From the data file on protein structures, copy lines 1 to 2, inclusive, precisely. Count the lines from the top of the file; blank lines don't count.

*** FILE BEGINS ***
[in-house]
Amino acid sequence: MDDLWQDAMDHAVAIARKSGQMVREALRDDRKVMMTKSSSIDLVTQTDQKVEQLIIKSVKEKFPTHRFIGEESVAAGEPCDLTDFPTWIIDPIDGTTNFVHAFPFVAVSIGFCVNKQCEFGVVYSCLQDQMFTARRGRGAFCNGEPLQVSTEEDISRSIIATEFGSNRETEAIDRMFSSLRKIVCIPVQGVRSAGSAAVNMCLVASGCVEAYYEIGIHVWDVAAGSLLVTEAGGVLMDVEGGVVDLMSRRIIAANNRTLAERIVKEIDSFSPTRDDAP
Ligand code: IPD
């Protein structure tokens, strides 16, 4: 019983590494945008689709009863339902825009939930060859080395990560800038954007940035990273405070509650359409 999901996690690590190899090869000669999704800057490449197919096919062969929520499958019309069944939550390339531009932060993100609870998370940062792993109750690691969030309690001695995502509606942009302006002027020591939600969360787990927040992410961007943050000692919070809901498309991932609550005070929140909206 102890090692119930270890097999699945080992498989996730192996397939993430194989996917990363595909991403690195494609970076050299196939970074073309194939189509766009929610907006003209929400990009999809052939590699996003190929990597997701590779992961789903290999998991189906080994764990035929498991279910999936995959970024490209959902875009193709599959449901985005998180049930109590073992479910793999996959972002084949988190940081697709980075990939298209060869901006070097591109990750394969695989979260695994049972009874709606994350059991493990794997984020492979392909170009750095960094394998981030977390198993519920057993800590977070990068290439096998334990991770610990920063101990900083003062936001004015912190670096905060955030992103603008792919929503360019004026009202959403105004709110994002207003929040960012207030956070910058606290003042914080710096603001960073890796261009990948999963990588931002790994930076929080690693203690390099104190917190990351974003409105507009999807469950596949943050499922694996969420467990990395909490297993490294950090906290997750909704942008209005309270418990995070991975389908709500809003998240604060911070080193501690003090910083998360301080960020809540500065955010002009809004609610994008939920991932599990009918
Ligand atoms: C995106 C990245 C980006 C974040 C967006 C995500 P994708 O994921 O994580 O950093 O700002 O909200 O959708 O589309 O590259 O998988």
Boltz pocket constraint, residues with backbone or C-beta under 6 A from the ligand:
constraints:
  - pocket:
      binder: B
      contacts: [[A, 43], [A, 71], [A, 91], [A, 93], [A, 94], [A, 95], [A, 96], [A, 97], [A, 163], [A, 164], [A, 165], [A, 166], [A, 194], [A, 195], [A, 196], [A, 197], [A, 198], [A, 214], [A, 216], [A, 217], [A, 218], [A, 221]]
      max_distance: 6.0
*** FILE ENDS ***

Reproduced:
[in-house]
Amino acid sequence: MDDLWQDAMDHAVAIARKSGQMVREALRDDRKVMMTKSSSIDLVTQTDQKVEQLIIKSVKEKFPTHRFIGEESVAAGEPCDLTDFPTWIIDPIDGTTNFVHAFPFVAVSIGFCVNKQCEFGVVYSCLQDQMFTARRGRGAFCNGEPLQVSTEEDISRSIIATEFGSNRETEAIDRMFSSLRKIVCIPVQGVRSAGSAAVNMCLVASGCVEAYYEIGIHVWDVAAGSLLVTEAGGVLMDVEGGVVDLMSRRIIAANNRTLAERIVKEIDSFSPTRDDAP